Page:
Between safety and style, it’s pretty obvious which takes a higher slot on the importance list—unless, of course, you’re three-time Formula One champion Lewis Hamilton. In that case, forget the safety aspect of it all. It’s better that your 200-plus mph racing vehicle looks good, while going 200-plus mph.
Hamilton voiced that sentiment toward a newly proposed safety feature for F1, a “halo” device designed for cockpit protection. The introduction of the device comes after the recent deaths of several open-wheel racers, including Justin Wilson and Jules Bianchi. F1 drivers called for closed cockpits by 2017 just last month, and the halo concept made its public debut with Scuderia Ferrari drivers Sebastian Vettel and Kimi Raikkonen at an F1 test session in Barcelona, Spain.
The halo device is a wishbone-shaped protective bar that partially obscures driver vision, and The Independent quotes Raikkonen as saying that his first impression of visibility with the halo is positive. Hamilton let us all know how his view looked from outside of the car, though, describing the halo as the “worst looking mod” in F1 history on Instagram:
The post is no longer on his Instagram page, but the BBC reports that Hamilton wants F1 drivers to be able to choose whether or not to use the halo if the series does implement it. Hamilton added that he understands the issue of safety, but the halo “is not the one” to fix the problem. From the BBC:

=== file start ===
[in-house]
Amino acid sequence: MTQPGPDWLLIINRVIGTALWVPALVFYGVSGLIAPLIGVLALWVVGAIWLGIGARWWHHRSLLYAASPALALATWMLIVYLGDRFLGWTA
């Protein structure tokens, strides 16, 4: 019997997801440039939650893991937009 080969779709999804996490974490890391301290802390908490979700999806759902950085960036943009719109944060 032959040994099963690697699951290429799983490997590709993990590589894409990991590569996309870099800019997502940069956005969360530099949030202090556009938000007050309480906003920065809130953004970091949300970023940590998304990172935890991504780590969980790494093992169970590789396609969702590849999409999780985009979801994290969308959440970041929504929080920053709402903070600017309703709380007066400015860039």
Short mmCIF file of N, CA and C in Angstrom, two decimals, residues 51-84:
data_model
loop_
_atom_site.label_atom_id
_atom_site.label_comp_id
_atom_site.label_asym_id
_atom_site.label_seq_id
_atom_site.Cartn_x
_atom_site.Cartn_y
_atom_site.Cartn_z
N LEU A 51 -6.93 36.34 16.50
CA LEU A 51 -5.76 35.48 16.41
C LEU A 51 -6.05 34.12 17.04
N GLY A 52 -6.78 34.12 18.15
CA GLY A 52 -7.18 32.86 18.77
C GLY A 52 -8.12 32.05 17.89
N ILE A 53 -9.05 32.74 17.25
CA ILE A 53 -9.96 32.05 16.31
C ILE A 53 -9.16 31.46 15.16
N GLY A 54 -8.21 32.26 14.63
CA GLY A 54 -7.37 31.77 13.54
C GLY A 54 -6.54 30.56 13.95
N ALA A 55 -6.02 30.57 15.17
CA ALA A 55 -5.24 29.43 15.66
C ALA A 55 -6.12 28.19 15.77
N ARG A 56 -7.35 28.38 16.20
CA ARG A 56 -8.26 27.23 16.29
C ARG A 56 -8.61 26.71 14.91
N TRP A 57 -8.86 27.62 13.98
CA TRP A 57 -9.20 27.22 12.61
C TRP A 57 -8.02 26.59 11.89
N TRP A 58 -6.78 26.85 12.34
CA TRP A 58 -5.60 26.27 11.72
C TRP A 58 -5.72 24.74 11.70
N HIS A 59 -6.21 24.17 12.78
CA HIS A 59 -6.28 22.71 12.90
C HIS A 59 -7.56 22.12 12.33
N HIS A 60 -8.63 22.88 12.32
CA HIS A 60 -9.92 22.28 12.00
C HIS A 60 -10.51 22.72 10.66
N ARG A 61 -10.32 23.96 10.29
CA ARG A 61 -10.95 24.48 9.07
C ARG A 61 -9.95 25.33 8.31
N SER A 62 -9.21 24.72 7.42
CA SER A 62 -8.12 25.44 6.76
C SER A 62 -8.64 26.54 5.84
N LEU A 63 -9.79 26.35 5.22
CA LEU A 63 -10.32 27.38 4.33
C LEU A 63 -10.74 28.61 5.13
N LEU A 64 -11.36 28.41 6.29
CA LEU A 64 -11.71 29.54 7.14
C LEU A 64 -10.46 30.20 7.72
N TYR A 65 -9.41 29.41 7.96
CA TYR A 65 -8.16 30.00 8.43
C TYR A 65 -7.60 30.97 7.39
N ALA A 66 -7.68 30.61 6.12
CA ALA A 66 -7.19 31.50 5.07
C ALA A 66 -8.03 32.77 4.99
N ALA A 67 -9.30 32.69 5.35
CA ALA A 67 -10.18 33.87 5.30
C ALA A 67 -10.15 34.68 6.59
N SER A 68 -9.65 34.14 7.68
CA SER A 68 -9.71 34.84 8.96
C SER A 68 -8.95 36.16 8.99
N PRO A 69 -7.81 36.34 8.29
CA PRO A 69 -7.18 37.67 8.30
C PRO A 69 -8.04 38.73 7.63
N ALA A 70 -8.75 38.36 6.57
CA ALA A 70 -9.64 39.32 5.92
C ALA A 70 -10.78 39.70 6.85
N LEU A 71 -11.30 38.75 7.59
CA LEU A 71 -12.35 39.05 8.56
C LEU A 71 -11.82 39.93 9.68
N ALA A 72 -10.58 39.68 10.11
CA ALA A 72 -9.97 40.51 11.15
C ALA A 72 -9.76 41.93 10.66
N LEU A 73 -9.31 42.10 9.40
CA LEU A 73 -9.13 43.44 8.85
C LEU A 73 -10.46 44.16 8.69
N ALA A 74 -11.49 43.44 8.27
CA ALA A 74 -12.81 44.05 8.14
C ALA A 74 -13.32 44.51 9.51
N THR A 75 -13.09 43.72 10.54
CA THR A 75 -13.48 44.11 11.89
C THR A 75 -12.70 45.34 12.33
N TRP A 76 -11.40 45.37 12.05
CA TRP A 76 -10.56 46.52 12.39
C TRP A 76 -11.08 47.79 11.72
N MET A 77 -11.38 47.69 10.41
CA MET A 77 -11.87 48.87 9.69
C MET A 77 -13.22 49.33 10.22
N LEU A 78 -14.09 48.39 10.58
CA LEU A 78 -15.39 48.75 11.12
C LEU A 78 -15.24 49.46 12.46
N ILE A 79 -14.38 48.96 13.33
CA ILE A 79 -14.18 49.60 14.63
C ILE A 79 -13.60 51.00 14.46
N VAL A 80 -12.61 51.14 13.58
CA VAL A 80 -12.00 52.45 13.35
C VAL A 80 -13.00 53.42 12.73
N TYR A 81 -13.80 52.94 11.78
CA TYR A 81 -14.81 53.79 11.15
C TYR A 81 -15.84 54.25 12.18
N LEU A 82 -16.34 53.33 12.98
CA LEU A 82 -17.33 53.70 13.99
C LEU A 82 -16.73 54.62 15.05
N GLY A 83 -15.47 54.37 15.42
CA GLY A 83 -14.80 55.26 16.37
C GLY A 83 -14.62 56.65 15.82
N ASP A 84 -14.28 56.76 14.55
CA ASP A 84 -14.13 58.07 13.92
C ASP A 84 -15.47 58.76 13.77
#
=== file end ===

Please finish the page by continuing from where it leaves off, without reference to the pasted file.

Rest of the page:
Hamilton said F1 cars had lost “the cool look they used to have in the 1980s and 1990s”, adding: “It is not F1 for me.”
Not all drivers think the looks of the halo concept warrant a toss of the idea, as Vettel said it can be as “ugly as possible” so long as the device can save lives. Vettel told the BBC that drivers like Wilson and Henry Surtees—a Formula Two racer who died in 2009—would still be around had there been a halo system.
There is still no official rule on the halo system, which would likely roll out in 2017 if implemented.
The above image has been edited. Lewis Hamilton did not stand in front of an F1 car while it made laps on the track. That we know of.
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